What the Mark Driscoll Mess Tells Us About Marriage

On the Mark Driscoll Mess and what we learn about power in marriage and ministryI am angry today.

I am angry that lately so many high profile leaders in the Christian church have had to step down in disgrace. I’m angry that it is giving our world, which desperately needs Christ, a negative view of the church–and of God.

I know some of my readers attend Mars Hill churches around the nation, and I know you are likely hurting much more than me. I understand that many of you still stand completely behind Mark Driscoll, and that is fine. This post is not about bashing Mark, because I do not know him. But as I have looked at various scandals over the last few years, it seems as if they have several commonalities that we need to be aware of–and those commonalities affect how we see marriage.

To sum up for those of you who aren’t aware, Mark Driscoll is the young pastor of the megachurch Mars Hill in Seattle. His vision was to create the kind of church that the liberal, non-religious Seattle would flock to, and so he made a church with super-conservative doctrine have a super liberal culture, if that makes any sense. They talked about sex. They joked around a lot. Church was fun.

But in the process, Mark apparently isolated himself at the top and silenced all critics, and it’s that behaviour that has put him in hot water. Mark Driscoll himself admitted to this when he stepped down, so I do believe the criticism was warranted. I also believe that when Mark preached thousands were saved, and that’s why this all seems like such a waste. A work was being done; and somehow ego got in the way.

And it’s that ego that I want to address.

Servanthood, Not Power, is the Focus of Jesus’ Ministry

In all Christian scandals that I can recall, and in all cults, the common denominator is a charismatic leader at the top who has consolidated power and does not tolerate dissent.

That’s why, when I hear people focusing so much on who should have power in the marriage, I know that we have lost the point of what Jesus wanted for relationship.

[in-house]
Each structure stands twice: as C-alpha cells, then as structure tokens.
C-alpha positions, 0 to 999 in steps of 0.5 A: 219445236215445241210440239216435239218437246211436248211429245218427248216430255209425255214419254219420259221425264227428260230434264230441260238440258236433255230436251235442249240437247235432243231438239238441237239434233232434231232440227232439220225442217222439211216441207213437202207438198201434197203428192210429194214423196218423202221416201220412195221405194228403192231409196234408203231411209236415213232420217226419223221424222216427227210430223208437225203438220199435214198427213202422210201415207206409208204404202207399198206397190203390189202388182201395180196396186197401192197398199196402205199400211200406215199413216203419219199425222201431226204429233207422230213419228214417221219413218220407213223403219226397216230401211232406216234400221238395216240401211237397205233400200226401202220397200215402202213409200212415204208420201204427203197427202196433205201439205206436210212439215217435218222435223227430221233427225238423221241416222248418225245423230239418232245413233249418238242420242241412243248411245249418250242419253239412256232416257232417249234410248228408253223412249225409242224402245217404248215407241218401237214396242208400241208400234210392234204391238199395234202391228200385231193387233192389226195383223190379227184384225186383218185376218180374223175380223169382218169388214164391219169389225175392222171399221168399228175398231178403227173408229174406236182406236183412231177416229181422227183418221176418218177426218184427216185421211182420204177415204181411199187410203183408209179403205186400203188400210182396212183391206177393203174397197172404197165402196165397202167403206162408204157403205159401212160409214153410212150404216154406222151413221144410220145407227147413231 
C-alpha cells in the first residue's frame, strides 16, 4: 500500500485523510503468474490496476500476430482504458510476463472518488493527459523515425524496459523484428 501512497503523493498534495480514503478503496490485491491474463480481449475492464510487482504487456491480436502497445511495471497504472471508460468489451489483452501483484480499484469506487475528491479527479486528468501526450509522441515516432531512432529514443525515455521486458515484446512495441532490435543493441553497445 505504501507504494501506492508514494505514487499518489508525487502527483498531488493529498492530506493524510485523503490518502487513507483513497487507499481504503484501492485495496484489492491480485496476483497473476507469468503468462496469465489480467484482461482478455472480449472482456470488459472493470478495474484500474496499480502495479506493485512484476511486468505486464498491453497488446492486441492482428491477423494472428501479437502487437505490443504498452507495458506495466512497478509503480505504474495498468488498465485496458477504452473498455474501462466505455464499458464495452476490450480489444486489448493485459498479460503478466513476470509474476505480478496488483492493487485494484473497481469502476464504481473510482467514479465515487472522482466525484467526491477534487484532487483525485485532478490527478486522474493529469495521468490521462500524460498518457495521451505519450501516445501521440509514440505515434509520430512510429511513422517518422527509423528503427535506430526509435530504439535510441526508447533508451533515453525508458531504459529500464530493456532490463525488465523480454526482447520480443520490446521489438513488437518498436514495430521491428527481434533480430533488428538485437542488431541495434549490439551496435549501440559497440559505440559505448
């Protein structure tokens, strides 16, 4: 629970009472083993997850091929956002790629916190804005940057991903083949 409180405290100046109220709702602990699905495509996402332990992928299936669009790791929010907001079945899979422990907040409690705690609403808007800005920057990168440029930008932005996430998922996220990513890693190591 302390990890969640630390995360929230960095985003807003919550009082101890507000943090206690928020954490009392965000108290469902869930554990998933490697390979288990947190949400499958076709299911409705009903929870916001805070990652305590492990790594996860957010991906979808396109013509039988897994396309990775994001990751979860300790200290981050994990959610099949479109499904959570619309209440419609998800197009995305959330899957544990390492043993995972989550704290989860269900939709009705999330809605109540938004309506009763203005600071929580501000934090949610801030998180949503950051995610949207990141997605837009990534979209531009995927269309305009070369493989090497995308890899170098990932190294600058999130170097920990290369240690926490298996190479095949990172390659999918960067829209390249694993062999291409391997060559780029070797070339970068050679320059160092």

The very last lesson He gave His disciples about how to exercise leadership was to wash their feet (John 13). Leadership must be exercised with humility and servanthood. Indeed, if you were to look through the New Testament, servanthood is likely the key relational model that Jesus left us with.

How anyone can look at the marriage passage in Ephesians 5:21-33 and think that the main message that Paul is giving is that “men should lead and women should obey” is beyond me. Ephesians 5:21-33 is about servanthood–how the wife should serve the husband, and how the husband should serve the wife. Indeed, the very first verse in that section sets the tone for the section:

Submit to one another out of reverence for Christ.

Each spouse should be asking, “how can I best serve my spouse?” That should be our goal. When we focus so much on the fact that the husband has all the power to make decisions, and the wife must obey without question, we lose the beauty of what marriage was supposed to be.

A husband leads by setting the tone and by bearing ultimate responsibility for the family. But he does this while serving the family. It is never a question of power, and yet too often when we talk about marriage, we frame it as if God wants men to have power and women to be powerless. No, God wants each of us to serve. When you’re both serving and you’re both loving, all of these other debates seem not to matter (which is what I’ve found in my marriage). We just try to love each other, and isn’t that better?

(To show what I mean about serving one’s husband, we had a bit of a to-do on the blog last week over these posts about prioritizing sex. It’s such a simple thing–a way we can serve–and I think we need to do it more).

Power Without Accountability is Dangerous–Even in Marriage

The leaders who have fallen in the last few years have primarily been leaders of super-conservative movements–the very ones that preach that men should have full power in their families, and that pastors should have full power in their churches. And yet we have seen, time and again, that this simply doesn’t work.

Absolute power corrupts absolutely.

The governments that don’t work in the world are ones in which absolute power is congregated at the top, and people have no recourse.

When I hear women teach other women that they must not question their husbands, no matter what their husbands do, because that is not God’s role for them, quite frankly I wonder if they understand human behaviour.  When people have free reign and no accountability, very little good comes of it.